Fischel also came to know well the military masterminds behind the Pearl Harbor attack, including Navy Capt. Yasuji Watanabe, the top aide to commander-in-chief Yamamoto Isoroku, who was shot down by U.S. Forces in 1943.
Fischel recollected that the mood in Tokyo was one of devastation and defeat, yet people were working to rebuild. Women and men planted wherever there was soil, carried bricks on their shoulders for miles and ultimately became grateful for the presence of the U.S., which occupied Japan until 1952.
“They went out of their way to be nice to us,” Fischel said. “No one was ever hurt or killed in the occupation and there was no resentment.”
Fischel was invited to swanky parties with Tokyo’s elite, where strict U.S. rules forbade Americans from eating the hosts’ food to avoid the perception they were taking from the Japanese. Fischel became a close friend and tennis partner of Emperor Hirohito’s younger brother and Navy captain, Prince Takamatsu.
“I could have stayed and gotten another job but I knew it was an artificial home for an American,” she said. “We were important people, but in the real world, I was just another ordinary person who wanted to go to law school.”
The tribunal was adjourned on Nov. 12, 1948. One defendant was deemed mentally unfit for trial and charges were dropped, two died of natural causes during the process and seven were sentenced to death and executed in December, 1948, and one got a seven-year sentence. Tojo was sentenced to 20 years, but was executed in 1949. The remaining 16 were issued life imprisonment – three died while incarcerated, and the others were pardoned and released in the mid-1950s.
Avoiding the noose was considered a victory by the defendants, Fischel said. Shigetarō Shimada, chief of the Imperial Japanese Navy General Staff who was issued life but later released, even wrote a letter saying that if it wasn’t for Fischel and the legal team “he would be in heaven.”
When Fischel returned, her own nation had changed. And her own effort to launch a legal career by attending law school at University of Southern California, got off to a rocky start.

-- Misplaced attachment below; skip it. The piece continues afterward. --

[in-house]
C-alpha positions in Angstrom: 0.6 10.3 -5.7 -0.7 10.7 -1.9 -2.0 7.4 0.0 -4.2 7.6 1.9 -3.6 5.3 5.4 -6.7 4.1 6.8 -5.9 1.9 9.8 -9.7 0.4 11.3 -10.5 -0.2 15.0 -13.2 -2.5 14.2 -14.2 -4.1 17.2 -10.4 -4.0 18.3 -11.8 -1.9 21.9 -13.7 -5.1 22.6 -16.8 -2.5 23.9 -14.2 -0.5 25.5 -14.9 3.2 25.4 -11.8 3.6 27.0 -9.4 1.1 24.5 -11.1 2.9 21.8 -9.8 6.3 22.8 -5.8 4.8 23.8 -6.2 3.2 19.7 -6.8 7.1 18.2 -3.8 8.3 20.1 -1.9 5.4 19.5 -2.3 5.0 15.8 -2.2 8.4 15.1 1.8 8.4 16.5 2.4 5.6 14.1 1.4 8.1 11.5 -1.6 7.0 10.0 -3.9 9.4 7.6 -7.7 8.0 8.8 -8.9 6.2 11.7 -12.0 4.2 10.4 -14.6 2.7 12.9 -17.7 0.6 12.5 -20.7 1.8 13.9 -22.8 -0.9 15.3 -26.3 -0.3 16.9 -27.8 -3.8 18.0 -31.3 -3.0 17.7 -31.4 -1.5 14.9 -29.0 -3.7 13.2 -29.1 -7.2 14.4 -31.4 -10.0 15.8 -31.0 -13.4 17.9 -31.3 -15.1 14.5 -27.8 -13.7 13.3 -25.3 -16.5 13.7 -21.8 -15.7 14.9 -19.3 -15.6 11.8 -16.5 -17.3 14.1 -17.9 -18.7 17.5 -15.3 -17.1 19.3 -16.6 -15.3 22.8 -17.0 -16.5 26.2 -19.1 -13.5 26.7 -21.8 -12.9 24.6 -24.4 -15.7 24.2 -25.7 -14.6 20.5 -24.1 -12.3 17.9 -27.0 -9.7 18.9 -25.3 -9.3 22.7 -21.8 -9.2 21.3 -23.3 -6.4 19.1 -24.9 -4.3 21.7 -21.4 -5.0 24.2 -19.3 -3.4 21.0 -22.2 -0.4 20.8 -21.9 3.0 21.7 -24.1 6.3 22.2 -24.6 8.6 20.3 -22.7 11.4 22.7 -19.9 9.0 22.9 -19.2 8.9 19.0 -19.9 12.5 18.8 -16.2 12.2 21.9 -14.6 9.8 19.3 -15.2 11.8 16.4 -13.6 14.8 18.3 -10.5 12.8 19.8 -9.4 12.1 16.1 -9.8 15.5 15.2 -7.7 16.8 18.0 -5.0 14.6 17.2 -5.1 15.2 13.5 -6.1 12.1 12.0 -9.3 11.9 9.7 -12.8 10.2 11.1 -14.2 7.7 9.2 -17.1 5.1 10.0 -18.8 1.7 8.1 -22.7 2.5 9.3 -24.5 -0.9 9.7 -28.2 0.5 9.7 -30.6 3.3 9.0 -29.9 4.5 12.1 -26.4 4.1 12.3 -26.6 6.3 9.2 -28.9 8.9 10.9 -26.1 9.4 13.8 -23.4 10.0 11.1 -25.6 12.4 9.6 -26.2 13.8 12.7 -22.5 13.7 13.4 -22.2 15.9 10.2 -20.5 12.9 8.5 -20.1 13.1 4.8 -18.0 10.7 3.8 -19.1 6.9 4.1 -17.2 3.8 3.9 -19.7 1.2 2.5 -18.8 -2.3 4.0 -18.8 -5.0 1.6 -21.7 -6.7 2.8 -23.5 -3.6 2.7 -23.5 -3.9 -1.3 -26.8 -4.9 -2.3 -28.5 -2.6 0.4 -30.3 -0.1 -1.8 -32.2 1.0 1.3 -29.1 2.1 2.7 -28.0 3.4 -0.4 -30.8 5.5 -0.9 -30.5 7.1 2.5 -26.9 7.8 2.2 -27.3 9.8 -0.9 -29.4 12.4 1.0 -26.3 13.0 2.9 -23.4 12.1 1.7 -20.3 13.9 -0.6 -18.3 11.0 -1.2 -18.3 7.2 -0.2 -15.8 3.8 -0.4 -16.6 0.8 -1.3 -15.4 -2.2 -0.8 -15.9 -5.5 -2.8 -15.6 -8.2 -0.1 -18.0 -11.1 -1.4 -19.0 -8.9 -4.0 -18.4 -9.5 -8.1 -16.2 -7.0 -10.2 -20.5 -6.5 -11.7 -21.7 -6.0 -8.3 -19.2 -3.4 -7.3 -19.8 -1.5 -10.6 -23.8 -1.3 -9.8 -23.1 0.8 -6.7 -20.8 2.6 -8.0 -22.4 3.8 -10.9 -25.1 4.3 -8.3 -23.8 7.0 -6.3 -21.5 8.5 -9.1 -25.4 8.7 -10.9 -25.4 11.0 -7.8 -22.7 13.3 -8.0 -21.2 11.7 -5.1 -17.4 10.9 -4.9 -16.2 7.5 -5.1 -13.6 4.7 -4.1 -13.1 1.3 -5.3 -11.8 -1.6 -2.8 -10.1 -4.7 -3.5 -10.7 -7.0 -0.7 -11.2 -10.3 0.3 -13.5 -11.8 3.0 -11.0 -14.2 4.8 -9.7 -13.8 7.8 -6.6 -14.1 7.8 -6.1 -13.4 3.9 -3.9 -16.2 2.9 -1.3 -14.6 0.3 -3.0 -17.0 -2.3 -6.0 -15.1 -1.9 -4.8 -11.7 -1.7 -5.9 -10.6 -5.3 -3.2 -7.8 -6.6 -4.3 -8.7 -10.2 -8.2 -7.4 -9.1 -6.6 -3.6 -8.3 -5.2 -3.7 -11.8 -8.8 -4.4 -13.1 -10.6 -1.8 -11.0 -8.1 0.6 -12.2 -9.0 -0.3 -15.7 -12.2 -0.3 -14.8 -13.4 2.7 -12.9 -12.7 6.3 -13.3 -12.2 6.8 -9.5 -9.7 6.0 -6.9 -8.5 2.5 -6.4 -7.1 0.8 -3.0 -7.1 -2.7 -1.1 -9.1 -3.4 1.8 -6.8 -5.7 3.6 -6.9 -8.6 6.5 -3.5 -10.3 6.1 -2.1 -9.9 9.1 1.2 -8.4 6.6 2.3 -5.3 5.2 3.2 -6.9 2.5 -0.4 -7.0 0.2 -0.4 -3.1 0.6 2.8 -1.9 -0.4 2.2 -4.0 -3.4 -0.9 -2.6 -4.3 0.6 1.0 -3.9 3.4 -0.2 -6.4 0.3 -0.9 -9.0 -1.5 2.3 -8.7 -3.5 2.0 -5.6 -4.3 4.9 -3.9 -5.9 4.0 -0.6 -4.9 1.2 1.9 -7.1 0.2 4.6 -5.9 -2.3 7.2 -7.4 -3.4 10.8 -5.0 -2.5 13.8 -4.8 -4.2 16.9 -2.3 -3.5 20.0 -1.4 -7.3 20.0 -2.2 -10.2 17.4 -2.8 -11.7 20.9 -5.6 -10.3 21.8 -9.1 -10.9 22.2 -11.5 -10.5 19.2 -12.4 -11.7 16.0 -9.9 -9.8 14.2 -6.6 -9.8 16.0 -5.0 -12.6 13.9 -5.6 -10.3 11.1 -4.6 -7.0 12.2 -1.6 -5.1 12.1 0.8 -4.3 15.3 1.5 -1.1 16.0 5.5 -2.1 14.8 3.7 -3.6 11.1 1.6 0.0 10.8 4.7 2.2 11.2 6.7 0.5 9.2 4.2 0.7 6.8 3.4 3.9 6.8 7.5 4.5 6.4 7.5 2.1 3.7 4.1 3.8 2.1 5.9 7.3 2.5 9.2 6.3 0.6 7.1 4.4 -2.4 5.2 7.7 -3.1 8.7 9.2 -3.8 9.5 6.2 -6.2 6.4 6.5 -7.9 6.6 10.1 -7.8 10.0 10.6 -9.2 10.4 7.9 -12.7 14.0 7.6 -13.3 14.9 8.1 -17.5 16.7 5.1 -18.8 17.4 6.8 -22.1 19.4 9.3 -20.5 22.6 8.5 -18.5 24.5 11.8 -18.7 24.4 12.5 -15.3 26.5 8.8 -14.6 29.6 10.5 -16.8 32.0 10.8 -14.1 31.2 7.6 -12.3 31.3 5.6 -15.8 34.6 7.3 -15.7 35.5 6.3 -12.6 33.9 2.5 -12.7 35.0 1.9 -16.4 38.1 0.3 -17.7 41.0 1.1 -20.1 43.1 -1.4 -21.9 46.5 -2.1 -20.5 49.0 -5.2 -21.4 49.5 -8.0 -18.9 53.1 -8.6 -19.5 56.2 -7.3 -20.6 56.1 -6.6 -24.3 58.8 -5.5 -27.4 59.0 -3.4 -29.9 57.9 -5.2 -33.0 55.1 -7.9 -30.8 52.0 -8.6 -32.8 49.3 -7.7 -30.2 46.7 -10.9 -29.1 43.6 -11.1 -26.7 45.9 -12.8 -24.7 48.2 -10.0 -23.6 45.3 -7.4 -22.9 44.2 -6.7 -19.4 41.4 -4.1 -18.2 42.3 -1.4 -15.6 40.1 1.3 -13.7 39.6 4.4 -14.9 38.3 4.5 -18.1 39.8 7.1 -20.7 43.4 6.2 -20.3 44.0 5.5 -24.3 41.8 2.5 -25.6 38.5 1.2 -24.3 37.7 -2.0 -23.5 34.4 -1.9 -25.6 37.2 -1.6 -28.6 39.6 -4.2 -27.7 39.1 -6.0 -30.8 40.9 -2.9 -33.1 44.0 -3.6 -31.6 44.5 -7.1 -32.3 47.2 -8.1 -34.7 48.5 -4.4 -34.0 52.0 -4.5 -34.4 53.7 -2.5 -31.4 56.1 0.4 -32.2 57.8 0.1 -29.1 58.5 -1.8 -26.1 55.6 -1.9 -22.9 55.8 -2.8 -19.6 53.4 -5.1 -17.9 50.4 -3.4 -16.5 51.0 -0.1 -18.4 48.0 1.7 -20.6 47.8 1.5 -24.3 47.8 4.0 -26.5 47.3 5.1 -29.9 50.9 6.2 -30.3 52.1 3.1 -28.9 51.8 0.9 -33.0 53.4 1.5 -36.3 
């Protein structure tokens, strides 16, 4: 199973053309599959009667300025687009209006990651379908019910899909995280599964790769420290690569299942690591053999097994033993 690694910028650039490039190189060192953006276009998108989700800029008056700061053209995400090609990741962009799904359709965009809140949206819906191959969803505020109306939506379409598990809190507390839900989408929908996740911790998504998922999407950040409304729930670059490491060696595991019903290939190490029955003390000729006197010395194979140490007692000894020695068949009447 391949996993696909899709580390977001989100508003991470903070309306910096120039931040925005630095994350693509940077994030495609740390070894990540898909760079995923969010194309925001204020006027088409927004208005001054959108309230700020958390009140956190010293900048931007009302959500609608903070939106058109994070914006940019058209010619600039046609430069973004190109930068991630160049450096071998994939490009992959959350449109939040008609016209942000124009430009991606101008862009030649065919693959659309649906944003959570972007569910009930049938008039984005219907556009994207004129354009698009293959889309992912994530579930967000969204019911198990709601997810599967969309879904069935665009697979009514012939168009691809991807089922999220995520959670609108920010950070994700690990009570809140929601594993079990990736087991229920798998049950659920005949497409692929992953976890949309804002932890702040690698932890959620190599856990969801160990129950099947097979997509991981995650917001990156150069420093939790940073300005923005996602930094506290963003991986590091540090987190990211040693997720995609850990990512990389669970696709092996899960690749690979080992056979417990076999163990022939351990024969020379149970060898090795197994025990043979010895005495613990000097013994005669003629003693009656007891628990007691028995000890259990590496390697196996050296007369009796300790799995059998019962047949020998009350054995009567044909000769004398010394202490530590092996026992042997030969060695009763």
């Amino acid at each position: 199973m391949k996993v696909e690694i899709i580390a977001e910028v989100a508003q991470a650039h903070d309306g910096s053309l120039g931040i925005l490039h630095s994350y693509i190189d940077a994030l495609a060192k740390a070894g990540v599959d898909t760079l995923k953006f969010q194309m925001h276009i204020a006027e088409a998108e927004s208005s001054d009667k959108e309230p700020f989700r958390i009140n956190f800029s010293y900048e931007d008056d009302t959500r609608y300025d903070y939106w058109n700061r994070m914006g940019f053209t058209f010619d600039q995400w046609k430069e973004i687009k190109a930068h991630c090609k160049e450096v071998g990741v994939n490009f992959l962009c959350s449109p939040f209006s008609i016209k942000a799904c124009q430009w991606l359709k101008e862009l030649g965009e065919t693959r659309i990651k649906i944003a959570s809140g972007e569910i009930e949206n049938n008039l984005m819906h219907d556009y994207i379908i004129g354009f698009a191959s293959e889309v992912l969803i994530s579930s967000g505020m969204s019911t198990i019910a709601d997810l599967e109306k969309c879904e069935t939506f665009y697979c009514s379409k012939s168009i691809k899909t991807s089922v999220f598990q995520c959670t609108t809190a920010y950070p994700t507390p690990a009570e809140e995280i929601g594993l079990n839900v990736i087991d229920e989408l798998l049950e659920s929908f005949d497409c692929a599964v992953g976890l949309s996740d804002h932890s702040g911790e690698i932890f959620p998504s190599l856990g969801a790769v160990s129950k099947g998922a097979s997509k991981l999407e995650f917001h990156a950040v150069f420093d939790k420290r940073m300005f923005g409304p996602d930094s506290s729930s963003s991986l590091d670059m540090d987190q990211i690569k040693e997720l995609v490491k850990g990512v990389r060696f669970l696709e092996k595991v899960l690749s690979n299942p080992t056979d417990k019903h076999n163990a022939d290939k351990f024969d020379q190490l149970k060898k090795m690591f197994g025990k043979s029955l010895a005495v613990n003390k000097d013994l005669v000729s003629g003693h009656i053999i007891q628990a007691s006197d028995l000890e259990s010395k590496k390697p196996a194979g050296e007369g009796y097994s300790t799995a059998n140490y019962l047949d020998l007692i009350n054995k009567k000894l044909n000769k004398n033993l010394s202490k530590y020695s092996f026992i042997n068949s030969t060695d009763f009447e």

“I had been gone for several years and the war was now over, and the United States had become this consumer nation and we had all things we didn’t have before,” she said. “Many of my friends in law school were already on the G.I. Bill. I was no great scholar. I just wanted to get through.”
But six weeks in, Fischel learned she had contracted tuberculosis while in Japan. It would be more than two years before she could resume her studies. Nearly a decade later, when she returned to Japan for a visit with her mother in 1960, her old friend Prince Takamatsu expressed his pride in her budding success, as well as his own nation’s.
Japan's 1947 Constitution surrendered its sovereign right to war, and the nation has been protected by a military alliance signed with the U.S. in 1952. But in recent years, Prime Minister Shinzo Abe has sought to redefine the country’s military role amid an increasingly nationalism and revision of its leadership role in the world. Last September, the government passed controversial security laws – which went into effect this week – to enable Japan to exercise conflicts in self-defense, or in aid of the U.S. and other allies.
Several years ago, Fischel penned the book, “Defending the Enemy,” about her Tokyo experience and is currently working on a second book about her long career as an attorney. She practiced law, including criminal defense and personal injury work, for 61 years, finally retiring last year, and spent many as one of only a few women in a male-dominated field.
“I always saw being a woman as an advantage, it made you stand out,” she said. “I had my own way of doing things – and I’m pretty proud of that.”